While incredibly detailed maps showing roads, buildings and rivers are available for most well resourced countries, the same is not true for the less well resourced countries affected by malaria. OpenStreetMap, via the Humanitarian OpenStreetMap (www.hotosm.org) and Missing Maps projects (www.missingmaps.org), is helping to map some of the poorest places on Earth. In many countries, such as Swaziland, Botswana and Zimbabwe, there is nearly complete information on roads and buildings, providing a fantastic set of data to help plan malaria household intervention campaigns such as indoor residual spraying with insecticide, distribution of mosquito nets and mass drug administration. However, complete information relating to the building type is rare, making it impossible to distinguish residential from non-residential structures. Yet, this information is crucial for helping to plan and execute intervention campaigns targeted at households.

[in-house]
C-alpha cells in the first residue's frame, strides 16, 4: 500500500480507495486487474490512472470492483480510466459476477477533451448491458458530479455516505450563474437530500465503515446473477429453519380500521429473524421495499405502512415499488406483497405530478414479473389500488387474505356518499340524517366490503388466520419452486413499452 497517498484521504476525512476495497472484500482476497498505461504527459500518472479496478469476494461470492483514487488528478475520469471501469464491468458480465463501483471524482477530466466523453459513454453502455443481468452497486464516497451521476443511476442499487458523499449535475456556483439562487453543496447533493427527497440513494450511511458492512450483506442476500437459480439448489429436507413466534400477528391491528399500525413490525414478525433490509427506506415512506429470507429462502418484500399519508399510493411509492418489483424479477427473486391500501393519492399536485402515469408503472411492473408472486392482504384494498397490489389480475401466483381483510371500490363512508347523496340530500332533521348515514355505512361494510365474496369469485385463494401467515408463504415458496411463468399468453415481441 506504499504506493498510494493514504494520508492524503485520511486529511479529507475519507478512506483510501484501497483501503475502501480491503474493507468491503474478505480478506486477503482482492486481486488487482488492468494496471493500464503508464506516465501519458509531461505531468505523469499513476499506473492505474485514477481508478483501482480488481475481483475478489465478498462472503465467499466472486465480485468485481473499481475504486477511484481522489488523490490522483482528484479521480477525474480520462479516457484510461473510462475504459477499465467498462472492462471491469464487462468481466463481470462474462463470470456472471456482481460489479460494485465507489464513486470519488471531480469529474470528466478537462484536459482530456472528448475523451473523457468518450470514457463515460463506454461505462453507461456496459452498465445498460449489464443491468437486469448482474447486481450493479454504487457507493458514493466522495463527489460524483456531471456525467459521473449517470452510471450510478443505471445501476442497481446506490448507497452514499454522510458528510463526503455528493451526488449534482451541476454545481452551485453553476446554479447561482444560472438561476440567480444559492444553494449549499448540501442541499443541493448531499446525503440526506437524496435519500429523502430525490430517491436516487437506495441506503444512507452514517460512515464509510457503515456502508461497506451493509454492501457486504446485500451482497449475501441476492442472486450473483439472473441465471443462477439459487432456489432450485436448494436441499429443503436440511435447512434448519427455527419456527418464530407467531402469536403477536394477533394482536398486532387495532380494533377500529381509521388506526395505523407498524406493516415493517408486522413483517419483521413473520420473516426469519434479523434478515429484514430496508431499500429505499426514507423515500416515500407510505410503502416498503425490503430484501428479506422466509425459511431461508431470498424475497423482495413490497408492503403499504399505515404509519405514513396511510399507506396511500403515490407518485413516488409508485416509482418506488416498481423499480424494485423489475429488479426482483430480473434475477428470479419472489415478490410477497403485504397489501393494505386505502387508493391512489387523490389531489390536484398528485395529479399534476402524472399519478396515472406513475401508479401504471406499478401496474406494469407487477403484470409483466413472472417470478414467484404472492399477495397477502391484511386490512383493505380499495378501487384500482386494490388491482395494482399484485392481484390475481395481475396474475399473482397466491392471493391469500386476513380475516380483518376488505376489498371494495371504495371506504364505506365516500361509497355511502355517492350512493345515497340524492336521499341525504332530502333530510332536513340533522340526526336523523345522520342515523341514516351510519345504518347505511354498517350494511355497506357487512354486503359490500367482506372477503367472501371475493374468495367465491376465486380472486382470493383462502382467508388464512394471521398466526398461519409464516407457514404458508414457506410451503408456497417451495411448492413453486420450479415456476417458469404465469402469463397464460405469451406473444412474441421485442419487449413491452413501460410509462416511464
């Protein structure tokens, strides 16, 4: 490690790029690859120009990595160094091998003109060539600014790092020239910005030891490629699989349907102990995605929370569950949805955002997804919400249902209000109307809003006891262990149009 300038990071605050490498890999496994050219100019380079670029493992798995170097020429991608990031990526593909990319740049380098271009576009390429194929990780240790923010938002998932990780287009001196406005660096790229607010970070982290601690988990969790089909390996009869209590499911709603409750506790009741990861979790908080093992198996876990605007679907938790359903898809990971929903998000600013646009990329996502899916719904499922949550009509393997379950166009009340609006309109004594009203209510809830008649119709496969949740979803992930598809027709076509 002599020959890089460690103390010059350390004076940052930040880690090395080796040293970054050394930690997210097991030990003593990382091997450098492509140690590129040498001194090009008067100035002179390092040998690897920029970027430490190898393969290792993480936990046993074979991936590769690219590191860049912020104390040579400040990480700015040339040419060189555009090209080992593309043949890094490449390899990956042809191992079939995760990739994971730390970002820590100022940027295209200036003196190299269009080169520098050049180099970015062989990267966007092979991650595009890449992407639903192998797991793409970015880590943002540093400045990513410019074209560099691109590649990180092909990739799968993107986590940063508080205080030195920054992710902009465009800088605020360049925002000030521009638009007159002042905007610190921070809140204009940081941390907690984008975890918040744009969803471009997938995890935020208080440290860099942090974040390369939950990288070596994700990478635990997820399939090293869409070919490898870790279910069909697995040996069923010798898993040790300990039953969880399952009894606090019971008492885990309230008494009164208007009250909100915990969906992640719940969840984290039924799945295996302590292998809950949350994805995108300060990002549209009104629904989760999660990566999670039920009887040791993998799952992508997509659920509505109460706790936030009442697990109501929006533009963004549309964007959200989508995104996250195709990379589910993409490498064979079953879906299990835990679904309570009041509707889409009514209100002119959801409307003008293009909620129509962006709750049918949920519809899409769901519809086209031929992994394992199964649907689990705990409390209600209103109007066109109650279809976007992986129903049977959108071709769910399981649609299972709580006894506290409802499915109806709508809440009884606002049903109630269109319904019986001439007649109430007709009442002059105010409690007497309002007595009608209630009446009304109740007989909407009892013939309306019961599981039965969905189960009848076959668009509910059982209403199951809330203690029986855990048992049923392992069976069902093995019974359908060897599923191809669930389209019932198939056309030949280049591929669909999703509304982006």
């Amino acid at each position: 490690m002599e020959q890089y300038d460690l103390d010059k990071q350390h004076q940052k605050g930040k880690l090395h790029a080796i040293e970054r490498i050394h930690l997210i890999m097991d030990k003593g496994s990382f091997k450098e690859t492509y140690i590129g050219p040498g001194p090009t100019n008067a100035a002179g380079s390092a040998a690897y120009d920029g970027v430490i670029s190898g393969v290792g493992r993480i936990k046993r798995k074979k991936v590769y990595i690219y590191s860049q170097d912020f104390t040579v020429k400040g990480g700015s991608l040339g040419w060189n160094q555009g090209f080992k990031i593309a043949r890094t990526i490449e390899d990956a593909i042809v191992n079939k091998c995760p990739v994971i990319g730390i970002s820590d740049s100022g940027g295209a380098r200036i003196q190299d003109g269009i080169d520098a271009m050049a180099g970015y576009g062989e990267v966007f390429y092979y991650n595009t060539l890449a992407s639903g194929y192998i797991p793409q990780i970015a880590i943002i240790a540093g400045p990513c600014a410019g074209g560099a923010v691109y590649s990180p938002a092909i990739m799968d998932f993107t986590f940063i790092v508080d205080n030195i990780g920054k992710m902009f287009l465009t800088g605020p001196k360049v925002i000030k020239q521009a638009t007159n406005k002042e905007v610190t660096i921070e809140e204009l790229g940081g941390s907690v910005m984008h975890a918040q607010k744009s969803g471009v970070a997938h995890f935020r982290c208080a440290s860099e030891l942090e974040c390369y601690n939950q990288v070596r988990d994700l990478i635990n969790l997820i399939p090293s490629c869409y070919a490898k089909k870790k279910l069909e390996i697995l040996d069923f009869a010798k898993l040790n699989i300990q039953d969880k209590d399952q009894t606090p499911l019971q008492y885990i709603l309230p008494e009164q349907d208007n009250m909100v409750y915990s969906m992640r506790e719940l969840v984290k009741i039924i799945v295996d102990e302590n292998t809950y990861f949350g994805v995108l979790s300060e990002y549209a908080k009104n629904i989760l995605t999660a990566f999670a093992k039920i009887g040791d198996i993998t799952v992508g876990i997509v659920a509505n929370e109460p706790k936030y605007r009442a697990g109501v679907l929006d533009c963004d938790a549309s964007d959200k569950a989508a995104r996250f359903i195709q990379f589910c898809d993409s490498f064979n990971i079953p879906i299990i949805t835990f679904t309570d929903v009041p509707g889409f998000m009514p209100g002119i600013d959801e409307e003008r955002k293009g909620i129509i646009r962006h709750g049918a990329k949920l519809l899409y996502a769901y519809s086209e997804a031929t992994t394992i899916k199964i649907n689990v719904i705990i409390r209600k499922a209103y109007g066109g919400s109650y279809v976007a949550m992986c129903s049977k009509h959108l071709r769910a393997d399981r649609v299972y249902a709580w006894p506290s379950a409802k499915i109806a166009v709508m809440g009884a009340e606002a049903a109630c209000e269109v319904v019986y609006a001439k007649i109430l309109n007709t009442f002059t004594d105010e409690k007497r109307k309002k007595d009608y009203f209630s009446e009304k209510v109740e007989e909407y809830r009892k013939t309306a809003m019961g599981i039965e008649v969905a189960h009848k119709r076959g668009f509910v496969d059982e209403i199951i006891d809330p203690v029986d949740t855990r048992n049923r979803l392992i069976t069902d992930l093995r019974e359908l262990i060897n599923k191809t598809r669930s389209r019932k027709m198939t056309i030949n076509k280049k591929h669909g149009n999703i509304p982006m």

The DiSARM team is working to apply powerful machine learning to predict whether a building is sprayable or not based on features such as its size, shape, distance to road and roof type. Early results such that we can predict ~90% of structures correctly. By building this information into DiSARM, the platform allows a better estimate of the scale of operations required for a given campaign and helps to improve estimates of coverage.
Maps showing the observed building classifications (above) and independent predictions from machine learning (below) in Mbabane, Swaziland
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